The rest of the ride we chit-chatted, and at the end I gave him a J film. He was very excited for it.
The next person I met was a French lady who traveled the world. She was at least 60. I was sitting under an outdoor shelter that had a beautiful view of the Mekong River, the river that divides Laos from Thailand, at my guesthouse in Nong Khai.
“Do you have Skype? Can I use your Skype?”
“Sure, you can,” I said. As I was getting signed in, she told me all about herself.
It turned out that she travels the world as lightly as possible. She told me the amount of underwear she carries with her, (5 pieces, I think and sometimes she washes them out twice a day. Sorry.) how many changes of clothes she takes with her, (two, and she rarely uses the second one), a blanket or a scarf, and a good pair of shoes, and several other small items that I forget (not as memorable as underwear, obviously). So, that was why she was using my Skype, since she packs only enough to get by on.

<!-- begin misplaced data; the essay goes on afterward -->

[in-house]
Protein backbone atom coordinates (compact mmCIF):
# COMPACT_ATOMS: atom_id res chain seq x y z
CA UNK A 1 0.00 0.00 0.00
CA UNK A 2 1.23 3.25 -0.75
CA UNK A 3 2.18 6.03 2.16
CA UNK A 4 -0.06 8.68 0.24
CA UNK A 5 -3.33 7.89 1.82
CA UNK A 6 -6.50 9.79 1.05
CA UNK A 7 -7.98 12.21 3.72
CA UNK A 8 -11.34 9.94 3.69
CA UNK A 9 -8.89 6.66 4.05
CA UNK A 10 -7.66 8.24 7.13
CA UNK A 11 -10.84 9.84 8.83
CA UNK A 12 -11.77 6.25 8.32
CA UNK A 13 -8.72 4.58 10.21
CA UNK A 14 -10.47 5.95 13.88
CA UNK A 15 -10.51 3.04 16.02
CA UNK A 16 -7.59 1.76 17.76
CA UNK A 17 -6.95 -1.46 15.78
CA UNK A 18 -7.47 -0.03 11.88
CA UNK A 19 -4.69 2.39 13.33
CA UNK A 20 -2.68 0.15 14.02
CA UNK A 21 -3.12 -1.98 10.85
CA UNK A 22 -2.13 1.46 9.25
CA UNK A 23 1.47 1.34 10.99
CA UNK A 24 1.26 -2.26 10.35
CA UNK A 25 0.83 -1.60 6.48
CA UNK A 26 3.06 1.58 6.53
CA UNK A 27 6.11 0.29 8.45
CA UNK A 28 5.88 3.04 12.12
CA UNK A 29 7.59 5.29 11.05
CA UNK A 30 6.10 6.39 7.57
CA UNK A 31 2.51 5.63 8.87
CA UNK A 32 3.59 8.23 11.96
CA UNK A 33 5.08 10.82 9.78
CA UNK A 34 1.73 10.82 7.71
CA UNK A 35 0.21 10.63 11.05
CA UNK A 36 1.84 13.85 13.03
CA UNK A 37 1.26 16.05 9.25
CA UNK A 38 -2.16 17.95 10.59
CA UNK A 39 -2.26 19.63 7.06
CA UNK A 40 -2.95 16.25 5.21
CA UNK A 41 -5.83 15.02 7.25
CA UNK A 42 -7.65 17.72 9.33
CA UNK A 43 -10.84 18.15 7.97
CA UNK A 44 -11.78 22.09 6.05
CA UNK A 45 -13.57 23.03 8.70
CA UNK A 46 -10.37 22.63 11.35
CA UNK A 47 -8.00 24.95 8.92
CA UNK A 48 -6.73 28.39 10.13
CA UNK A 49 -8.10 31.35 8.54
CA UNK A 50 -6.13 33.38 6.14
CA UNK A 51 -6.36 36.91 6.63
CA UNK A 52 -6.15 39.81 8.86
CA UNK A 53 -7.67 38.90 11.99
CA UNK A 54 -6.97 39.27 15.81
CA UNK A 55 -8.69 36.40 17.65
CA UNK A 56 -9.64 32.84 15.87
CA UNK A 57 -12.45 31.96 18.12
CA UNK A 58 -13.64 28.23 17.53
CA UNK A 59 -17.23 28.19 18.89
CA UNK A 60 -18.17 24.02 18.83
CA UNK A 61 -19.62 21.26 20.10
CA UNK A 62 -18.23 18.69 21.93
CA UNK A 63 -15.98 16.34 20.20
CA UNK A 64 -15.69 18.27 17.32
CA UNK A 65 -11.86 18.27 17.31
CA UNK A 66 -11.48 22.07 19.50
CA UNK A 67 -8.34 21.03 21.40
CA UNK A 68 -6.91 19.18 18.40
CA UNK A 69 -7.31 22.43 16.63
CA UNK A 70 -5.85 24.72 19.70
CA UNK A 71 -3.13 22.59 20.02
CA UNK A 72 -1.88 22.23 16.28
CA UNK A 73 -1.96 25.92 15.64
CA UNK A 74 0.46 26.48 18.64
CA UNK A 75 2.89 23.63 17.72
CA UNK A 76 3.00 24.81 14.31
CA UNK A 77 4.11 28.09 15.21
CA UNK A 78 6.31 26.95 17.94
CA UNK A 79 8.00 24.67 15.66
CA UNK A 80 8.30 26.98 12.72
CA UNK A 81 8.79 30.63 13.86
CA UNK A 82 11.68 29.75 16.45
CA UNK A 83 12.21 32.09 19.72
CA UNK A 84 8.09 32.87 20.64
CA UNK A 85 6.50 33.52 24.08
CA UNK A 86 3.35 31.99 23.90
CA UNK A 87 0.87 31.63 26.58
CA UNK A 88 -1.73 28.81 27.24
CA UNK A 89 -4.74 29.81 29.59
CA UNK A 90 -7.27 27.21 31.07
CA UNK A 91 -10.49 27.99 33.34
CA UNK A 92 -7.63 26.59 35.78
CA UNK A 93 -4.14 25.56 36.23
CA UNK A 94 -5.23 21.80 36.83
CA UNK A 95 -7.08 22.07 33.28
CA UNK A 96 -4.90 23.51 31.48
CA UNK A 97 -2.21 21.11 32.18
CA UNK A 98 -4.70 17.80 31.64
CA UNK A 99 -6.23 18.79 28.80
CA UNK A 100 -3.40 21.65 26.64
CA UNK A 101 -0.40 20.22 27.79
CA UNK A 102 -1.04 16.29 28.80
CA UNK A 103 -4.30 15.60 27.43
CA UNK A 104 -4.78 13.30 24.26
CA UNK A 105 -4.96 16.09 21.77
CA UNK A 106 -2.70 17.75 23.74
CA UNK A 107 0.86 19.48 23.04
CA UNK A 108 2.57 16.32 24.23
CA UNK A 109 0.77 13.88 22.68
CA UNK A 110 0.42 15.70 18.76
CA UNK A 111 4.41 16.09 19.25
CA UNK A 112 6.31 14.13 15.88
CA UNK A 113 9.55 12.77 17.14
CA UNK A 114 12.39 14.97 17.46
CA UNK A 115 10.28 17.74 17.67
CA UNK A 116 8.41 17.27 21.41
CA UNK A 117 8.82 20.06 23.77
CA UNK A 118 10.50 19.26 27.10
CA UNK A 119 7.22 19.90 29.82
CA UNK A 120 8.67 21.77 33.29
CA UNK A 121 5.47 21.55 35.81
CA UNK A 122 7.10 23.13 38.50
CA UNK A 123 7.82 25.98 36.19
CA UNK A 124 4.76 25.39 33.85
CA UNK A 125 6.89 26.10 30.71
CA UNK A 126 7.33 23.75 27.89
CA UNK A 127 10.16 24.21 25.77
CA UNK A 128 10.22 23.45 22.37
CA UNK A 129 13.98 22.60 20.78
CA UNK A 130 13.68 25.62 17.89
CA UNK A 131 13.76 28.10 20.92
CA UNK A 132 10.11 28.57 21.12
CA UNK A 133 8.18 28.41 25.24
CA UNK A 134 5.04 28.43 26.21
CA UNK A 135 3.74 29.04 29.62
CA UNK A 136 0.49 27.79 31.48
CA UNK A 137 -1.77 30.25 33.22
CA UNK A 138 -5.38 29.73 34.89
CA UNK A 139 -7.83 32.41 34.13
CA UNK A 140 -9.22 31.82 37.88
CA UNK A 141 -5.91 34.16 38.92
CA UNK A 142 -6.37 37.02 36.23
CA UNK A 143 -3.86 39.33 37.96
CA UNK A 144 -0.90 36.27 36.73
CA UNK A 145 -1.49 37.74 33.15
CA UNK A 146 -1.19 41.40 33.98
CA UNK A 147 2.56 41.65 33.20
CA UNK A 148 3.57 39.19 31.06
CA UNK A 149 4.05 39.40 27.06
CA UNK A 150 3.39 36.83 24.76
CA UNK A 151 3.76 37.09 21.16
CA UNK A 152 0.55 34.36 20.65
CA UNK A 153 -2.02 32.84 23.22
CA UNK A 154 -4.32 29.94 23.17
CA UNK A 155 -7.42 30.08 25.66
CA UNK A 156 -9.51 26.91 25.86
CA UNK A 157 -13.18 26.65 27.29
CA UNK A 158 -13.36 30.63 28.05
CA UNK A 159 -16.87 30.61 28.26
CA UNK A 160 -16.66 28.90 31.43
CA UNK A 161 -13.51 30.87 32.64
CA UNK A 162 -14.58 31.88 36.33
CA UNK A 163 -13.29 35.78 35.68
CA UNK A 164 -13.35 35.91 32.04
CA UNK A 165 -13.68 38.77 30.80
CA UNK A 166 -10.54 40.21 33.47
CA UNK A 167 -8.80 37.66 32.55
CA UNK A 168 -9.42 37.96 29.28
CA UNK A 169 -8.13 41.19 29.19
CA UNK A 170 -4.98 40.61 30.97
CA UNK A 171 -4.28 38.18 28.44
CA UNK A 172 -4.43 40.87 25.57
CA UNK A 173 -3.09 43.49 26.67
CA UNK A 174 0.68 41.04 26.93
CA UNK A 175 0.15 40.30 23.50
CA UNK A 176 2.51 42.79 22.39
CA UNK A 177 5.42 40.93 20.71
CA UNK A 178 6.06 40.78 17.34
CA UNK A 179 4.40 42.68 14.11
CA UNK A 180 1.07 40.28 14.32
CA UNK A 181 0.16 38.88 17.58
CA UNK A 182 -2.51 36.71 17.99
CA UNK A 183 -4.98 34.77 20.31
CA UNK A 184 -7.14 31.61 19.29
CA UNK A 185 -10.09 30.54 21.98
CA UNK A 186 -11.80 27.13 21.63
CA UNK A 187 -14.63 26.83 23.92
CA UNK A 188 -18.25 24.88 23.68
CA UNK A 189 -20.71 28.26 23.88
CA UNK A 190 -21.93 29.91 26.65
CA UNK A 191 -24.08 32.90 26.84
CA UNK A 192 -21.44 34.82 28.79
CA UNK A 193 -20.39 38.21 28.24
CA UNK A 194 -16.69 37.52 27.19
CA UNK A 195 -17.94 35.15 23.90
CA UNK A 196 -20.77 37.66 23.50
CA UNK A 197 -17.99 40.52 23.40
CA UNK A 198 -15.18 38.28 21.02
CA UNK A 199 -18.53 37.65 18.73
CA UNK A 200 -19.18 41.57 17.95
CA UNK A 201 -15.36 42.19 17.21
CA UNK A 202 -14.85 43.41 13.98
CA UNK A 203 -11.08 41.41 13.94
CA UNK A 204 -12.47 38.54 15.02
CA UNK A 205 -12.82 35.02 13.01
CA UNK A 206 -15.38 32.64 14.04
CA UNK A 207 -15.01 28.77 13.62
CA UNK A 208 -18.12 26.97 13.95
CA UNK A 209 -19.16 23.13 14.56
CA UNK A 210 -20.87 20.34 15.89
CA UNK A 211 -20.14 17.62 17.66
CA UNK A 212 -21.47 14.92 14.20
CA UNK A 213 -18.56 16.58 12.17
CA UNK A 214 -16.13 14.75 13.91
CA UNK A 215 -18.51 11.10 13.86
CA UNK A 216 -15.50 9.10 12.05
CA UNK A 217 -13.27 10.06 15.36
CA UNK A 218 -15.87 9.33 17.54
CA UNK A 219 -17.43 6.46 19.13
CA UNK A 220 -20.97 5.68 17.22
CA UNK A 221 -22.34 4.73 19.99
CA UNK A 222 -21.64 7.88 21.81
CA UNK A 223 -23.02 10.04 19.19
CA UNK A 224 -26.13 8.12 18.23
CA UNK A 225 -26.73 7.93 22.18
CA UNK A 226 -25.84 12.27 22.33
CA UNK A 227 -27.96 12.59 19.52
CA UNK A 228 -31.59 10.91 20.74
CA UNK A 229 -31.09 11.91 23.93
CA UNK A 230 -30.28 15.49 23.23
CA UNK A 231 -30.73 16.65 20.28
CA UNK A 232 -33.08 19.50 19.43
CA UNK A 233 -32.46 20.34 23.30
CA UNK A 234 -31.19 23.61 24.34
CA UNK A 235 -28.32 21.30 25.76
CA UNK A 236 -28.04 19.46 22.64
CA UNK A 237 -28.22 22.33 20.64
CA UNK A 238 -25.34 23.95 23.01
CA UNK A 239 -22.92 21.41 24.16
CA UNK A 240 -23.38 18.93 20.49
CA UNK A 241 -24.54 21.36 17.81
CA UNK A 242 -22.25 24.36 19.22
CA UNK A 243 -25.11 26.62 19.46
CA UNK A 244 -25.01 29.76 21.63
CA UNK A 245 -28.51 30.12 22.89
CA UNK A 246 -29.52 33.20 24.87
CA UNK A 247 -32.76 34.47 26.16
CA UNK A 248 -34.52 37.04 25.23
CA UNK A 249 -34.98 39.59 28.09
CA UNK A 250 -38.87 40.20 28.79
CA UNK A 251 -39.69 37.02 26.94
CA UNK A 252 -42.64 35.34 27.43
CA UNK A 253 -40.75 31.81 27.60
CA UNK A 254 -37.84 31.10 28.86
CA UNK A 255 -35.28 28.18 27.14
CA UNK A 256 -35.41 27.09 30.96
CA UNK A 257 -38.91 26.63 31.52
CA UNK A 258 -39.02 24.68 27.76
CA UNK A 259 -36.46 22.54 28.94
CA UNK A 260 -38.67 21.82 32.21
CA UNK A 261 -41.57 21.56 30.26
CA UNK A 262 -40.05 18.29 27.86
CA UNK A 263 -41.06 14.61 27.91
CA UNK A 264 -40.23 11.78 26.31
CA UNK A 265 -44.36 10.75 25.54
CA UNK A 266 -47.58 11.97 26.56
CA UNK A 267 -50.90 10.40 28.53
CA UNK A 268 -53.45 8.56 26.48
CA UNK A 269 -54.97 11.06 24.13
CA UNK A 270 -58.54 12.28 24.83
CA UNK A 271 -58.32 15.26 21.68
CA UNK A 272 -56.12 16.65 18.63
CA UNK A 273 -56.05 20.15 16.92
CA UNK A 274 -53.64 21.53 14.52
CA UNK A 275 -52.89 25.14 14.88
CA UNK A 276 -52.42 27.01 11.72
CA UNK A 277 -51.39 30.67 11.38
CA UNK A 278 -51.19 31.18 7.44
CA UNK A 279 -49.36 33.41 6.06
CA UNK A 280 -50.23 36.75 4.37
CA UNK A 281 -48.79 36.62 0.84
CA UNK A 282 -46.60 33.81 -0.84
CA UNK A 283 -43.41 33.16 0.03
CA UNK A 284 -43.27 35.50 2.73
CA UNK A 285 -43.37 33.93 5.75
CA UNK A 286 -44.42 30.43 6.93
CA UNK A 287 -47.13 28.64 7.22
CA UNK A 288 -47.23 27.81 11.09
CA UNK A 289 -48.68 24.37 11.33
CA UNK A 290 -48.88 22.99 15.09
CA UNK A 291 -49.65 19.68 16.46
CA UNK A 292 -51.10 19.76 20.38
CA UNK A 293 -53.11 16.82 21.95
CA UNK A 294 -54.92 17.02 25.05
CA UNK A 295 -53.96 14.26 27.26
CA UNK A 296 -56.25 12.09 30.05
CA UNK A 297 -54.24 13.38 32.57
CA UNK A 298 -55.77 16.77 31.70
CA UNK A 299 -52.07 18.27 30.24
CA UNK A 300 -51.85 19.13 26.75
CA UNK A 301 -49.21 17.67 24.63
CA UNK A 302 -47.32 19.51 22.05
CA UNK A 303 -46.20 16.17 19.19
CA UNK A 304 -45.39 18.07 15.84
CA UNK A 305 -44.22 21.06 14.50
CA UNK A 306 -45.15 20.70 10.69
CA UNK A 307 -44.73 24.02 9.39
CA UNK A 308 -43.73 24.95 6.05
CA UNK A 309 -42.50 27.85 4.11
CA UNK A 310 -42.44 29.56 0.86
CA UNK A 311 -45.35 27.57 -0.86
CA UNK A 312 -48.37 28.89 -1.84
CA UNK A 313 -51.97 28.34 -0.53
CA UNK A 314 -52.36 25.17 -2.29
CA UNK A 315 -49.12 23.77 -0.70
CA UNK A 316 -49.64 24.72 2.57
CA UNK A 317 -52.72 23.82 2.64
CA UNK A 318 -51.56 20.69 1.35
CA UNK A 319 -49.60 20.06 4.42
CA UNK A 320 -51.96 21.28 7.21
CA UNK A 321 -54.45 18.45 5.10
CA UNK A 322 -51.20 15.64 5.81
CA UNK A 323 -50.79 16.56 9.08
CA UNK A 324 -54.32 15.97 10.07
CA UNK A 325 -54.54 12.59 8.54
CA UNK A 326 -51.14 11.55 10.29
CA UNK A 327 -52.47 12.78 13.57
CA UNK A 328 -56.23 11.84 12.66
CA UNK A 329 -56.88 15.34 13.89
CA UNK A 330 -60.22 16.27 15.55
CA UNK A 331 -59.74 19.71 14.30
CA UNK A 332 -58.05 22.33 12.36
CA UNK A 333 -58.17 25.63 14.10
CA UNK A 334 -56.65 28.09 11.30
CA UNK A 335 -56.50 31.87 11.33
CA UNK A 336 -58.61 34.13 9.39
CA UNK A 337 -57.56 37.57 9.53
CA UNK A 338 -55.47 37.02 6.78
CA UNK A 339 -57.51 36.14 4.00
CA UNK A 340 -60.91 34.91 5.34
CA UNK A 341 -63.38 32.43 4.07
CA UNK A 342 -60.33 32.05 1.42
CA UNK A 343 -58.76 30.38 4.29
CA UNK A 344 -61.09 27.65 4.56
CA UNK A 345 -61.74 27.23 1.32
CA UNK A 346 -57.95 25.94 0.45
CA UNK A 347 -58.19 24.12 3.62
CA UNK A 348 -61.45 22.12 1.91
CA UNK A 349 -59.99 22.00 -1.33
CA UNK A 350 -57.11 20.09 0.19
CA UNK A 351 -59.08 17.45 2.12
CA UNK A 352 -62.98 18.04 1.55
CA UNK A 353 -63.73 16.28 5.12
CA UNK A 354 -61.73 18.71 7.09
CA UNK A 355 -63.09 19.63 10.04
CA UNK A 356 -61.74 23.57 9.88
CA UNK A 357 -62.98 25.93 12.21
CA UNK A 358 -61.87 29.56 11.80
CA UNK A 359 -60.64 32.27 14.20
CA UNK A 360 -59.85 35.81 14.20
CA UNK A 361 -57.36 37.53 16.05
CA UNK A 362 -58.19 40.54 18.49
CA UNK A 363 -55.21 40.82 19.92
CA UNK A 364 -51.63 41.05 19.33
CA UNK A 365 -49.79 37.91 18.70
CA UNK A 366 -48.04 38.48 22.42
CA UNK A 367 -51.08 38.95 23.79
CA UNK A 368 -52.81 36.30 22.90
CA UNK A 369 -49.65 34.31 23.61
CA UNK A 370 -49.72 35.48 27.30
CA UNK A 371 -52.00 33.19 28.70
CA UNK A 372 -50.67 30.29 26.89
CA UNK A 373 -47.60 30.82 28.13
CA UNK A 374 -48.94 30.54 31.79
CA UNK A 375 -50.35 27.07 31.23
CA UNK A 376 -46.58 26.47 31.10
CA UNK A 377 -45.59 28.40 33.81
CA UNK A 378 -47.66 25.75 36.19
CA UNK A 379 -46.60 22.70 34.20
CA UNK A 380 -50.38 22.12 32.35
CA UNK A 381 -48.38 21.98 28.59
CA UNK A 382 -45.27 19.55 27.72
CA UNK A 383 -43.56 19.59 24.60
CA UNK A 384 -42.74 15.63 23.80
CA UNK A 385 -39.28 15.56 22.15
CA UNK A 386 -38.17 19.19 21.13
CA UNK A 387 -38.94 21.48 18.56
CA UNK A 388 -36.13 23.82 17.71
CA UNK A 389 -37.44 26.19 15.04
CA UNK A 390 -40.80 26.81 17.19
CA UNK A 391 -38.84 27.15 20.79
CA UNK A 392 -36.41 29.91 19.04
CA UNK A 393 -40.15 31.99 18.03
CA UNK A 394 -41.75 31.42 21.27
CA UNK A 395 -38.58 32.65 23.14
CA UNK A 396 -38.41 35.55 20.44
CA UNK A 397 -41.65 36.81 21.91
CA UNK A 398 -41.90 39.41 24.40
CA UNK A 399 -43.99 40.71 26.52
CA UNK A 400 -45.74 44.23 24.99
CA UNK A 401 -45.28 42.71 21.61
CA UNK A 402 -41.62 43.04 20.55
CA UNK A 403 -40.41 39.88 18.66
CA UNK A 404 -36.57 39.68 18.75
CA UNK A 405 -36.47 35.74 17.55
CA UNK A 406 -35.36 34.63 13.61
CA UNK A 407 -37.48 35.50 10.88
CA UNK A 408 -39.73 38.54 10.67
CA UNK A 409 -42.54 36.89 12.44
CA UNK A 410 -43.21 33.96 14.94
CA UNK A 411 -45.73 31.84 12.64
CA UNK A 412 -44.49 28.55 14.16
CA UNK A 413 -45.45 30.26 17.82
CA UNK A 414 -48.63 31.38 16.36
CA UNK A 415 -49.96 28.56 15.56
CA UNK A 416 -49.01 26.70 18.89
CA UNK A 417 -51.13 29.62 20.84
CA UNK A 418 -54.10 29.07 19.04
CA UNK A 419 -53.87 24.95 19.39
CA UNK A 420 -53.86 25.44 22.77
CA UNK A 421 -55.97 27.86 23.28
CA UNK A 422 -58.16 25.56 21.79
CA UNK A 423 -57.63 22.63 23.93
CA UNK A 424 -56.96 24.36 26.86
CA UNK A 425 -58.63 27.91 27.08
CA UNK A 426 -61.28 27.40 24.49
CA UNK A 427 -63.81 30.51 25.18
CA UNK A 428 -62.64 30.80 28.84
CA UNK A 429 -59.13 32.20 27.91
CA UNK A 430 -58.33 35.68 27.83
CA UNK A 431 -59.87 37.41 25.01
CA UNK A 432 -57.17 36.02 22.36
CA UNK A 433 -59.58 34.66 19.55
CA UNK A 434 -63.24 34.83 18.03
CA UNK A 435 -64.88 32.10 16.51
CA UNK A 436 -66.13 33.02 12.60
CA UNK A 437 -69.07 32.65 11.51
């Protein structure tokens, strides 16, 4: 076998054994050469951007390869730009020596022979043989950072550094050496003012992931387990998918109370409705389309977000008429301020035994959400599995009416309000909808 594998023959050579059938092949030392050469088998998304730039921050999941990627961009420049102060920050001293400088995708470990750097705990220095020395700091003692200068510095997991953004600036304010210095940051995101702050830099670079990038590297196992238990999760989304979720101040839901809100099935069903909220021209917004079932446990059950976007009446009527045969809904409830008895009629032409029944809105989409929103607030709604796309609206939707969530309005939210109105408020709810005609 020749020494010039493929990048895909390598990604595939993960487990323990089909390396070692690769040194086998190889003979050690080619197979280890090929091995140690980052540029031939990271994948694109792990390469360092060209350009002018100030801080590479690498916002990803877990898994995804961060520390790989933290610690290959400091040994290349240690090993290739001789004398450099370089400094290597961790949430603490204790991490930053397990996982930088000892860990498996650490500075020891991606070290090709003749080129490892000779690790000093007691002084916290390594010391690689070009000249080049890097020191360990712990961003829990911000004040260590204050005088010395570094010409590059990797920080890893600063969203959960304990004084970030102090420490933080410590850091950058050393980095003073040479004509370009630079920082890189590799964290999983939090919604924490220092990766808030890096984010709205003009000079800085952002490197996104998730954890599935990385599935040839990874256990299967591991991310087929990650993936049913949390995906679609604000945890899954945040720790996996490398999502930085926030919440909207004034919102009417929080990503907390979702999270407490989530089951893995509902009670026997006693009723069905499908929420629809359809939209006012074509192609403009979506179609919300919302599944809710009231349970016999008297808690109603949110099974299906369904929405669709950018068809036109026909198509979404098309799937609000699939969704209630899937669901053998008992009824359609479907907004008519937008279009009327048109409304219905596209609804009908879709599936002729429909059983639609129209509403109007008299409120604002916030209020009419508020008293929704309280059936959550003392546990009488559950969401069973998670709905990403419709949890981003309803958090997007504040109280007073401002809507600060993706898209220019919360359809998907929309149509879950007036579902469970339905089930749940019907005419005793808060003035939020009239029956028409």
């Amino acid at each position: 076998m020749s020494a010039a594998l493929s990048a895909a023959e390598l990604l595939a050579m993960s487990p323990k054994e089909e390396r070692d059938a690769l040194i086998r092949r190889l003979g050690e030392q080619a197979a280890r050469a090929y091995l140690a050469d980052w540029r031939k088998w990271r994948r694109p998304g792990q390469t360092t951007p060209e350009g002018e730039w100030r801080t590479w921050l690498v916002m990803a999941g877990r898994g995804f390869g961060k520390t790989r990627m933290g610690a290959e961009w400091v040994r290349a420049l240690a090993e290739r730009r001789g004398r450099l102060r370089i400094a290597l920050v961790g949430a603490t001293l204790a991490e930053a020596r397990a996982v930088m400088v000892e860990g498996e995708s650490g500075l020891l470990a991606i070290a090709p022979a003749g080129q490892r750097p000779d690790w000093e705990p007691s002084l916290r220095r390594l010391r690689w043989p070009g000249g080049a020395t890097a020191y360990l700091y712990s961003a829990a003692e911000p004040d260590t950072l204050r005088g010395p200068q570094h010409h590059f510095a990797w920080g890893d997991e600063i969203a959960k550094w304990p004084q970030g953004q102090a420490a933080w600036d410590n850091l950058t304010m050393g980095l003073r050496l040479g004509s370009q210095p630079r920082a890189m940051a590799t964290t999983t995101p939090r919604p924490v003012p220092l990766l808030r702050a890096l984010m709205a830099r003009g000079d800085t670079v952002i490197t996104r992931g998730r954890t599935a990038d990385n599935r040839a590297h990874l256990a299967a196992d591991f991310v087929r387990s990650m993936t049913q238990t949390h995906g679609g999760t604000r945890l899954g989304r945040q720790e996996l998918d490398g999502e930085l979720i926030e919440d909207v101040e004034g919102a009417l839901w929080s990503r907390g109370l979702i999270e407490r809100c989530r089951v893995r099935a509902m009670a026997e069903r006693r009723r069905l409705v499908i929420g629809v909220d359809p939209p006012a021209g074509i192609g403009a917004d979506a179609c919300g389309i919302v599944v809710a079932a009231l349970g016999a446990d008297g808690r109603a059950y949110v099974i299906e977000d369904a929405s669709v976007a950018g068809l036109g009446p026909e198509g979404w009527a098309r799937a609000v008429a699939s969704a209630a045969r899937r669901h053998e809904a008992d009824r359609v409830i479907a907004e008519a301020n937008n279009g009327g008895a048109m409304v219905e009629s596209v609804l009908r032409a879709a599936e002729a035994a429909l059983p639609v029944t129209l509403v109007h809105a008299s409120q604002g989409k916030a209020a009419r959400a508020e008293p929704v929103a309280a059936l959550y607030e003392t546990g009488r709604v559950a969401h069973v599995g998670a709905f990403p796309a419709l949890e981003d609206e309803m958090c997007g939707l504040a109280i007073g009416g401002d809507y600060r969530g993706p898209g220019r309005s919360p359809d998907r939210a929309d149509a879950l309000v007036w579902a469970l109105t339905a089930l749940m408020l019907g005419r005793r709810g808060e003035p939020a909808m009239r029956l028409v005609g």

When I had successfully signed into my Skype, she called her home in France, only to have her mother answer.
She switched from French to Dutch, “Alles is goot!” Her mother was very hard of hearing, so the rest of the guests at the hotel got in on the conversation as well.
After a short conversation, she hung up and turned to me. “Will you be here in the morning? Can I use your Skype again?”
“Sure,” I said again. She offered to pay, but I didn’t let her, wondering to myself what was the best method for cleaning spit off a screen.
The next morning I hauled out my books and laptop and was going to enjoy the river view when the chain smoker lounging at the end of the table spoke up, “Are you Mennonite?”
“Similar to Mennonite, yes,” I said, looking longingly at my breakfast omelet that had just been delivered. We chatted as I ate. It turned out that he was from Chiang Mai, from the same neighborhood as a few of my Mennonite friends. So he knew about Mennonites in Chiang Mai.